Like Wallace Stevens, Ashbery, and the Language poets, Lauterbach frequently
questions the capacities of linguistic representation. "New Brooms,"
one of the nineteen new poems included in If in Time, utilizes
a simple but fertile structure of formal division to enact this interrogation:
Of representation (frame)
from one to another (use)
between the articulation (space)
of language (tree)
of clarity by means of (intent)
of humans (speech)
on the contrary (response)
with itself, in its own density (earth)
for it is not (image)
from the first to the second (wave)
seizes upon (law)
within the other (us)
without those of (tradition)
point by point (nature)
of or to (the same)
and so on into a possible good
so what is said
is at an angle
the waxed carnation's cribbed flounce
shade distinctly wound among new brooms
panache of the ever-tan September
нннннн over the floor from which the soliloquy
as if restitution
be a chant surrounding disaster.
Usually, "new brooms" suggest the elimination of inaccuracy as prelude
to clarity and truth. Here, the "new broom" of syntactical anomalies
sweeps away "clarity" of "representation," the orderly movement "from
one" grammatical form "to another." The directional force of an "argument"
in the chain of prepositional phrases followed by nouns in parenthetical
apposition is derailed by a conjunction heading an independent clause
("and so on into a possible good") and later a verb form that does not
fit the clause's prior development. For four lines, objects of prepositions
and the parenthesized nouns seem related as synonyms, metaphors, or
metonymies. However, in the fifth line, a preposition, not a noun, stands
next to the noun in parentheses, as though the concept of "(intent)"
must be severely qualified. On the other hand, "by means of" may be
considered to act as a unit of language equivalent to the noun "intent."
Six lines later, in another divergence from the appositive constructions,
"seizes upon" can be associated with "(law)" because it is an action
justifiable by legal precedent. Of course, readers can "feel" these
disruptions of grammar and syntax without having to name them. The "possible
good" evoked in these lines involves the multiplicity of "frame," "use,"
"intention," et al and the resistance to rigidly univocal "representation."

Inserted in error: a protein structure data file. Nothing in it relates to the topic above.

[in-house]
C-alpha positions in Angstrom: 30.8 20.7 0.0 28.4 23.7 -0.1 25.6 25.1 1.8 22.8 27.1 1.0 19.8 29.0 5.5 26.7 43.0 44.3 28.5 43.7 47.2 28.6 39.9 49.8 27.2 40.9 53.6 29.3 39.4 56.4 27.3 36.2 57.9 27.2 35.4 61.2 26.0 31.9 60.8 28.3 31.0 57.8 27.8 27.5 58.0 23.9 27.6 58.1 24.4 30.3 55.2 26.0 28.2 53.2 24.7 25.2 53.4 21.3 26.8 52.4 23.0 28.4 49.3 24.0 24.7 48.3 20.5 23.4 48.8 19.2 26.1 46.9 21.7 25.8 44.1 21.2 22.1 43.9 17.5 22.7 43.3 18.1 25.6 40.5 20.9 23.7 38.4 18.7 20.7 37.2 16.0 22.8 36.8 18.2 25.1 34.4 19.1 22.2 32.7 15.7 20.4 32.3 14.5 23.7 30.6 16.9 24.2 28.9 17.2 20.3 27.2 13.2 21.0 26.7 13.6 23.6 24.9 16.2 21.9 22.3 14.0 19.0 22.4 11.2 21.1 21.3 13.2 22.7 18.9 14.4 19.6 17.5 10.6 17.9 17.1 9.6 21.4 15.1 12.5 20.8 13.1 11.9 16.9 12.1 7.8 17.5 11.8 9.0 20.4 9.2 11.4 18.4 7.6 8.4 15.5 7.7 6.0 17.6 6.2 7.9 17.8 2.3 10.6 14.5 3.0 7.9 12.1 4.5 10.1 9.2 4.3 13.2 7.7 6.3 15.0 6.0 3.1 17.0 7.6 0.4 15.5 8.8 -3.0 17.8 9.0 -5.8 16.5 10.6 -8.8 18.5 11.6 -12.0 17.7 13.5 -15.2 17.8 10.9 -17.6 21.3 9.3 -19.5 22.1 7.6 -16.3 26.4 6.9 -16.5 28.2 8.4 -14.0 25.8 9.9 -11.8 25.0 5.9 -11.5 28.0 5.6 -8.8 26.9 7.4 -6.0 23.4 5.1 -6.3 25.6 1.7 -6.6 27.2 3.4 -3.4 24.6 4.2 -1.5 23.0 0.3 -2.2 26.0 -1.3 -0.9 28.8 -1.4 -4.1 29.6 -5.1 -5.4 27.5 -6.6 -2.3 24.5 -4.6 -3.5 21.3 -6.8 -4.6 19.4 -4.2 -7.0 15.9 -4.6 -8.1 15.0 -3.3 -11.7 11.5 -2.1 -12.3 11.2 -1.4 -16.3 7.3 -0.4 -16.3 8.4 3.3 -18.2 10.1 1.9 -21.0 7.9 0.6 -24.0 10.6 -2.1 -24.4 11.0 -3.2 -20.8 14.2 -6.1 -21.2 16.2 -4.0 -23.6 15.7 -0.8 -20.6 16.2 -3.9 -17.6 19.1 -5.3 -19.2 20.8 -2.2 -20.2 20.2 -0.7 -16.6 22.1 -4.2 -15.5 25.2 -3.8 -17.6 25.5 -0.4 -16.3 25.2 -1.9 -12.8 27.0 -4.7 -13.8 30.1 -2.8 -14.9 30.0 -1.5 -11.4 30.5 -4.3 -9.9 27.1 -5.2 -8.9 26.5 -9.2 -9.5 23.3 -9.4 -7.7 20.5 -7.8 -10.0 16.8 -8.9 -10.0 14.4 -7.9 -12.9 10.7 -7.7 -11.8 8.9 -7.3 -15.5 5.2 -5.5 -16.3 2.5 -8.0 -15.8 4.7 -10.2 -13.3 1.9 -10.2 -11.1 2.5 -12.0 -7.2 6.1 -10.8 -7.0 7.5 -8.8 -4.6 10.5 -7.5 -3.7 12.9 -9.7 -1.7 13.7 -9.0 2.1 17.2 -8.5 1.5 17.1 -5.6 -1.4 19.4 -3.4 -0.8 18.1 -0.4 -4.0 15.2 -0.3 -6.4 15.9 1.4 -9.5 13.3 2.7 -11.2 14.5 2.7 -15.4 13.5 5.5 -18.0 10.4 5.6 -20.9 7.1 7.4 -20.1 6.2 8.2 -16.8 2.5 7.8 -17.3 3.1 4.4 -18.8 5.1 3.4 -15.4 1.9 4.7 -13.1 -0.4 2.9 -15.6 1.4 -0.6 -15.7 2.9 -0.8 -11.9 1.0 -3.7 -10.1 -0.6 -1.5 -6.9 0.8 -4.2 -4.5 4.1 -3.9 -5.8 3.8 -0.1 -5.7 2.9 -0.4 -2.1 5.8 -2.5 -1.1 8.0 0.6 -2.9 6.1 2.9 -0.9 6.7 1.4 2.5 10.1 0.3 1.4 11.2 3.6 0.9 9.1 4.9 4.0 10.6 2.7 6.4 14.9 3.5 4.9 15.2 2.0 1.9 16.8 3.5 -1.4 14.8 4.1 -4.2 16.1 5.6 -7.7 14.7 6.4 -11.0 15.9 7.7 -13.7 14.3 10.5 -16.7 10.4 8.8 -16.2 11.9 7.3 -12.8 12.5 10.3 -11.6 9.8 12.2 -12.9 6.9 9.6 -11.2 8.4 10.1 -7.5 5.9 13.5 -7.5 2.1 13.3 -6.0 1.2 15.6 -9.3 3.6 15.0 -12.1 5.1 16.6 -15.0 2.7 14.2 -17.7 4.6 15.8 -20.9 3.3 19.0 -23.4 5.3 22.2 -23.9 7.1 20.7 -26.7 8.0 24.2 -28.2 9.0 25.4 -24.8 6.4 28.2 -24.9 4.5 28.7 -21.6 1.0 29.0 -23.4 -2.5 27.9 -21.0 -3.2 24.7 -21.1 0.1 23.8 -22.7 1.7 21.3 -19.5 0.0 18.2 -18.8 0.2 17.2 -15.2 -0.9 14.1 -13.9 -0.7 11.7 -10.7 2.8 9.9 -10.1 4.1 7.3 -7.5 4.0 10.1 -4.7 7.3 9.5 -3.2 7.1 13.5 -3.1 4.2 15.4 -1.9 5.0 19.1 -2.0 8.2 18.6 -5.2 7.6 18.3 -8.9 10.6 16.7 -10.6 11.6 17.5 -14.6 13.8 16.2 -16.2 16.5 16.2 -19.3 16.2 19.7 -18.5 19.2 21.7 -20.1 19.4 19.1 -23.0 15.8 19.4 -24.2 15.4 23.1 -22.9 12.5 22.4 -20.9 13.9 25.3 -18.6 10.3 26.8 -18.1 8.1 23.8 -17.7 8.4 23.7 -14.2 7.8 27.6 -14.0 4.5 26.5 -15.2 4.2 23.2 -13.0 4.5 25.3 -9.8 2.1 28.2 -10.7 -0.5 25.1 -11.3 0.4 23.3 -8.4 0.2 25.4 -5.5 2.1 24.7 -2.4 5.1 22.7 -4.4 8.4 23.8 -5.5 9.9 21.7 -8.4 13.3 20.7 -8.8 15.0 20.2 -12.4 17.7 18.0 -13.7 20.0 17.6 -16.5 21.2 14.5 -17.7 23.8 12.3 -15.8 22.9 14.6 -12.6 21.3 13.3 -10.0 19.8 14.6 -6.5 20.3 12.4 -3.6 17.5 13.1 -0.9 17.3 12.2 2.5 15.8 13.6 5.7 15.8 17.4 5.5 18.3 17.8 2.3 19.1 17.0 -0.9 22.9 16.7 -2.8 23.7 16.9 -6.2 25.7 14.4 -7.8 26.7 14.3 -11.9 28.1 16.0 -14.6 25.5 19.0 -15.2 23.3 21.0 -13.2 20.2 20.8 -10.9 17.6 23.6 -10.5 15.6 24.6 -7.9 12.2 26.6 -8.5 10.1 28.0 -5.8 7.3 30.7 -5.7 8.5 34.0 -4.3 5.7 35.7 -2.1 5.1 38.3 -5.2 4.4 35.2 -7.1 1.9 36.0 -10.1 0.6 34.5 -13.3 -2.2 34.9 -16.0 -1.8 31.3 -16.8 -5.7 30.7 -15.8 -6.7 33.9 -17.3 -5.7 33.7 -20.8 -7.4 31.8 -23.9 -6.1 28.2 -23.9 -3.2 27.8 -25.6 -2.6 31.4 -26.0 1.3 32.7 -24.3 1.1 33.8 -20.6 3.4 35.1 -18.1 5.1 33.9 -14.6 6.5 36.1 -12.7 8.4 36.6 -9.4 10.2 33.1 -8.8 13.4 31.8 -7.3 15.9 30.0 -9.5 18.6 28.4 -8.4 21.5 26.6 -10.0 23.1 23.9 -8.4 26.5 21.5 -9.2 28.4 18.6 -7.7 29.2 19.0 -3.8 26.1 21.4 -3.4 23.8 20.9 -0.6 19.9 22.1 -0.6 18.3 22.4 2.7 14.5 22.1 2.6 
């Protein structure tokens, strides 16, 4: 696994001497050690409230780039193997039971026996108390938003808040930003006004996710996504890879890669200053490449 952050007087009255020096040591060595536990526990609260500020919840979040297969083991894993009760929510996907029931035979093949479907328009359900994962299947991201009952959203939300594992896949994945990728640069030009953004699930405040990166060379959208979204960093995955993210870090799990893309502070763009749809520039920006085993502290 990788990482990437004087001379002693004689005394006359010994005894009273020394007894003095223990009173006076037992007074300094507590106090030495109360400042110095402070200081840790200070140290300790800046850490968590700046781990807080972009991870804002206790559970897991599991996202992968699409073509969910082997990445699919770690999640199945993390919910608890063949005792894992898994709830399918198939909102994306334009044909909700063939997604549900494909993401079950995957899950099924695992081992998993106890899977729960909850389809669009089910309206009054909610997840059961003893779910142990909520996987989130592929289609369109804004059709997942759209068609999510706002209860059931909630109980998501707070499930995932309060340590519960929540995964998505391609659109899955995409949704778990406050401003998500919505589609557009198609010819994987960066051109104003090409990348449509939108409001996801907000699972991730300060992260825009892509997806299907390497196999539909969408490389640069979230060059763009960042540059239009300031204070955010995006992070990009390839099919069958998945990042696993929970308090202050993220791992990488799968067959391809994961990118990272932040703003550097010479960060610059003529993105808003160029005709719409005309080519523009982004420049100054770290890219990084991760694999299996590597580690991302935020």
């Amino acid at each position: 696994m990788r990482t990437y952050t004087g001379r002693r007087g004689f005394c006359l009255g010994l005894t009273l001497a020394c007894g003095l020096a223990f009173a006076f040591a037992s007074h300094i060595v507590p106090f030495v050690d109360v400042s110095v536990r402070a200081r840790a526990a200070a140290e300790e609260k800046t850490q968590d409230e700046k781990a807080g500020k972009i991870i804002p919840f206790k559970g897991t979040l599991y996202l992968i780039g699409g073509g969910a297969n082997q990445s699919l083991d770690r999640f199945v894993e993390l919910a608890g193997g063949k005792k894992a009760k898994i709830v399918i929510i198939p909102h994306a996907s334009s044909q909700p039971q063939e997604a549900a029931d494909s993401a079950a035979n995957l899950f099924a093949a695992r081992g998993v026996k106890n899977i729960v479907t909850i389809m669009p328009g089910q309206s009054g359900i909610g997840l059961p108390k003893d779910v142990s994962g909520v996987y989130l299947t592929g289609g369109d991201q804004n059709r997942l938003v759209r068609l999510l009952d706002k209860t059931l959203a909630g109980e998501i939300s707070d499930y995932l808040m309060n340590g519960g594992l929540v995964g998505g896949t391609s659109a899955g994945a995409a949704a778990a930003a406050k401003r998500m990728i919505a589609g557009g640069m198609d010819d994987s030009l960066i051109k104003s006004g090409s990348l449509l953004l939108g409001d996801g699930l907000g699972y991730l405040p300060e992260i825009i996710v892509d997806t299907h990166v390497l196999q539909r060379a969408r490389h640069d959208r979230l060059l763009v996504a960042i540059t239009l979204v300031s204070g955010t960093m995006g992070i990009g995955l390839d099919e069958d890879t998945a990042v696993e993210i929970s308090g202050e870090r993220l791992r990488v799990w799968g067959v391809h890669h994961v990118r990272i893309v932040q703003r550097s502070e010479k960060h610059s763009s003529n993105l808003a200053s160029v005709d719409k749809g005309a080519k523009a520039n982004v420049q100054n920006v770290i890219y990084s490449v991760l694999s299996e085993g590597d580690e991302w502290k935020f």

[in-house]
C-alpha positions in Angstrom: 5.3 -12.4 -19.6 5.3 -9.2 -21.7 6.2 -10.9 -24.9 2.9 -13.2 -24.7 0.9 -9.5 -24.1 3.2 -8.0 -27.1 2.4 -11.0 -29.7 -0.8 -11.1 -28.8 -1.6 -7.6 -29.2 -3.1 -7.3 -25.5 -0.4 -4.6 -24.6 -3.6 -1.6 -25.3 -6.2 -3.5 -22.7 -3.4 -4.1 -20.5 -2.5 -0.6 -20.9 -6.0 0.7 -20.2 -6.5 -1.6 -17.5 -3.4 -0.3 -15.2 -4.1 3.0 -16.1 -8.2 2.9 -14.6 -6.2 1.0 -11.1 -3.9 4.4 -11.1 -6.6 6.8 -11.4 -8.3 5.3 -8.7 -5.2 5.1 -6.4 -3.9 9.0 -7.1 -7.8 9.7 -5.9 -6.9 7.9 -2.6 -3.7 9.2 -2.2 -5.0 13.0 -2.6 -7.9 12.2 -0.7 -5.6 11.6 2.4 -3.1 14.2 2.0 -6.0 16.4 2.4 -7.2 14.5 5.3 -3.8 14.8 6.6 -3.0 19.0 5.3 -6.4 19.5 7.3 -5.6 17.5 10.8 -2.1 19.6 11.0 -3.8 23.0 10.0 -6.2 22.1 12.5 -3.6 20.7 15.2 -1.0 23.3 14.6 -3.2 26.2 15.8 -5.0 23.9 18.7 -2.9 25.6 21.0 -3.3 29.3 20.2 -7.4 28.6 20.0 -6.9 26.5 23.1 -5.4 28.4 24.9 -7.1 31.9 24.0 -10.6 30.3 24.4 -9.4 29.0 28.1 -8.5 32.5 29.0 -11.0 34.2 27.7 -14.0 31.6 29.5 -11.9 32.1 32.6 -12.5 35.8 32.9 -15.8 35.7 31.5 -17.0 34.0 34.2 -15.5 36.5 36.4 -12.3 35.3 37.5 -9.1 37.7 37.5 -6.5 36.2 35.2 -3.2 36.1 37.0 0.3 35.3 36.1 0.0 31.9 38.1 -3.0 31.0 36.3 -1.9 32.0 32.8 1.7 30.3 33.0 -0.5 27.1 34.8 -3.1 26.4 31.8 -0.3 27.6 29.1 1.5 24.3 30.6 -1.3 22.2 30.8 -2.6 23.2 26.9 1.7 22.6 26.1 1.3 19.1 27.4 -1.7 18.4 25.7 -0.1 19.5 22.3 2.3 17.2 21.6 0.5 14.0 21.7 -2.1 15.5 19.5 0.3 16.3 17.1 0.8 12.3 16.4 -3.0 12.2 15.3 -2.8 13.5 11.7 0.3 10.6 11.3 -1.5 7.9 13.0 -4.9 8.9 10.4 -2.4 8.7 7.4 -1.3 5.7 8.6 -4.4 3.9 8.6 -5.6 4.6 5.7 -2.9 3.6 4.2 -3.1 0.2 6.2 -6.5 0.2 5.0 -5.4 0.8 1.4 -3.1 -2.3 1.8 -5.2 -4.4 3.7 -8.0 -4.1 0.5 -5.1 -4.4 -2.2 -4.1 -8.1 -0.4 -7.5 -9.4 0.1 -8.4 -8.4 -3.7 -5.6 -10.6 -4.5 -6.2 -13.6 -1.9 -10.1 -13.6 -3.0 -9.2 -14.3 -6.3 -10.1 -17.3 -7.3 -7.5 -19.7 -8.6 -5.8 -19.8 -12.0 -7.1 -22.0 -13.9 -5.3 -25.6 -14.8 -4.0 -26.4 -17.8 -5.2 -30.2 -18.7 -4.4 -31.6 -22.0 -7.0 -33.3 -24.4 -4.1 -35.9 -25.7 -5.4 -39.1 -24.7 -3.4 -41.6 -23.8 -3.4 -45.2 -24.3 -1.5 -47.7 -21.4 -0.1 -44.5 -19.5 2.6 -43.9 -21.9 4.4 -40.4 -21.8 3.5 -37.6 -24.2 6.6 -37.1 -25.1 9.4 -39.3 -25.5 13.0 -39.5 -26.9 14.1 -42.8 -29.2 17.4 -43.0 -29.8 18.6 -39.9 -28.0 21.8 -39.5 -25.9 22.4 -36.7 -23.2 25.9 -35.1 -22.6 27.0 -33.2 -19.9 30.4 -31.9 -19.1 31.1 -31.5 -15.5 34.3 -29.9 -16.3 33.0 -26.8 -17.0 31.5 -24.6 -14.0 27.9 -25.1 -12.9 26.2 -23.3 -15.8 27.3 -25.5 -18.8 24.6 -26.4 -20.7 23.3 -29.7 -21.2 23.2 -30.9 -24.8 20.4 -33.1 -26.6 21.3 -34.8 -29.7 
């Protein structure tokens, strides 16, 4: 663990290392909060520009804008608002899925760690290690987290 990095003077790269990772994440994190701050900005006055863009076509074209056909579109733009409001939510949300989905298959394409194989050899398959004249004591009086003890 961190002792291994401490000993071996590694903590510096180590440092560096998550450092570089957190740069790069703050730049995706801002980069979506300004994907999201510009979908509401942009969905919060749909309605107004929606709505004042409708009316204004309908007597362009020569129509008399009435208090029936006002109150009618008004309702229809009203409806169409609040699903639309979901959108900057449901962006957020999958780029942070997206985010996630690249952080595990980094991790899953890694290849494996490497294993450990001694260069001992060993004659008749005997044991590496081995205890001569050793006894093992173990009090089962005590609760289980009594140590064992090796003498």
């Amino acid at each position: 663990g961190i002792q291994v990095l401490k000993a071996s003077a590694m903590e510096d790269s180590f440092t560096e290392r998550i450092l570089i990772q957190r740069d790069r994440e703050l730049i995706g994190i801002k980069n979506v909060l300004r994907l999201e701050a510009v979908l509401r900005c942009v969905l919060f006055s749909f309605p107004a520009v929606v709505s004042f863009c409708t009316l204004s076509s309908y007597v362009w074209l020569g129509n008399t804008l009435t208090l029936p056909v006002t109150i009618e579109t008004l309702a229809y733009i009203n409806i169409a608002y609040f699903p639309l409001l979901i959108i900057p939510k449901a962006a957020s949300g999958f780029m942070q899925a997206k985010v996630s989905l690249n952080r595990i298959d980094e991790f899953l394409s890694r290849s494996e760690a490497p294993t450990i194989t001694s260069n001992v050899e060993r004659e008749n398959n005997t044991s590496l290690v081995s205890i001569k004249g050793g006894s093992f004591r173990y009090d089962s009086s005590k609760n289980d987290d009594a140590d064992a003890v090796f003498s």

Like Guest, and unlike Ashbery, Lauterbach frequently foregrounds a
concern with the subjectivity of women in poetry. "As It Turns Out"
(from her first collection, 1979's Many Times, But Then) imagines
the young Desdemona "in her torn skirt" finding that "this is a slipshod
universe" and suffering from a "heart" that "is permanently overcast."
Desdemona, we learn, "will need to wear a coat until a new age"—a
post-patriarchal era?—"dawns." In the elegant, compact lyric,
"Naming the House" (from Before Recollection,) Lauterbach envisions
a feminist reinterpretation and reclamation of middle-class domesticity.
When "women, toward evening," perceive how "the buoyant dim slowly depletes
/ terrain, and frees the illuminated house" for their own purposes,
they "begin to move about, reaching for potholders / and lids, while
all the while noting / that the metaphor of the house is [theirs] to
keep[.]" Lauterbach seems to value female "curiosity, a form of anticipation,
/ knowing the failure of things to null and knowing, too, / the joy
of naming it this, and this is mine." If "naming the house" sparks a
"joy" of possession and triumph against "things" "nulling," such mastery
hardly defies women's subordination, but Lauterbach purveys so many
subtle ironies that this may be yet another.
The much more recent poem "On (Word)" from Lauterbach's previous
collection, On a Stair (1996), appears intent on tying the instability
of language to the potential instability of gendered identity:
She does or does not love him.
He did or did not commit a crime.
The hairy-armed man is dressed
in the flowered frock of his second-grade teacher—
A Mrs. Flood from Columbus. He carries
a large shiny handbag, a gun, a camera
to record their vacation on the east coast.
He is or is not a woman.
Words turn on the mischief of their telling.
This little narrative is full of "mischievous" words that "turn" or
trope on the man/woman ambiguity. Interpretation of the A or B structure
in the first line cited above hinges on the presence/absence of love
in the "she" or on whether or not it applies to "him," and may or may
not apply to "He" in the second line. The "flood" of cultural images
that delimit gender performance teach much more than the appearance
of one "teacher" from a city recalling an earlier explorer of new territory.
Is the "crime" the use of an actual firearm, or possession of a gun-like
phallus within "the flowered frock"? Even the possessive pronoun "their"
promotes uncertainty, as does "turn on." Is the "mischief" produced
by words themselves or by duplicities of human tellers? Do "words" depend
on, abuse, or (almost sexually) excite this chicanery?
In showcasing Ann Lauterbach's poetic development over a quarter century,
If in Time manifests that she has broken free of the dependence
on Ashbery's sensibility suggested by the early work of the seventies
and some of the middle work of the eighties. Since then, she has been
in dialogue with the Language poets, the New York School, and feminist
experimentalists, and Lauterbach has found new forms for expressing
the continuousness of change: its ways of summoning and disrupting intimacy,
of evoking and subverting the position of women in culture, of evoking
a "collage" of fragmentary perceptions and the framing and decentering
play of language itself.<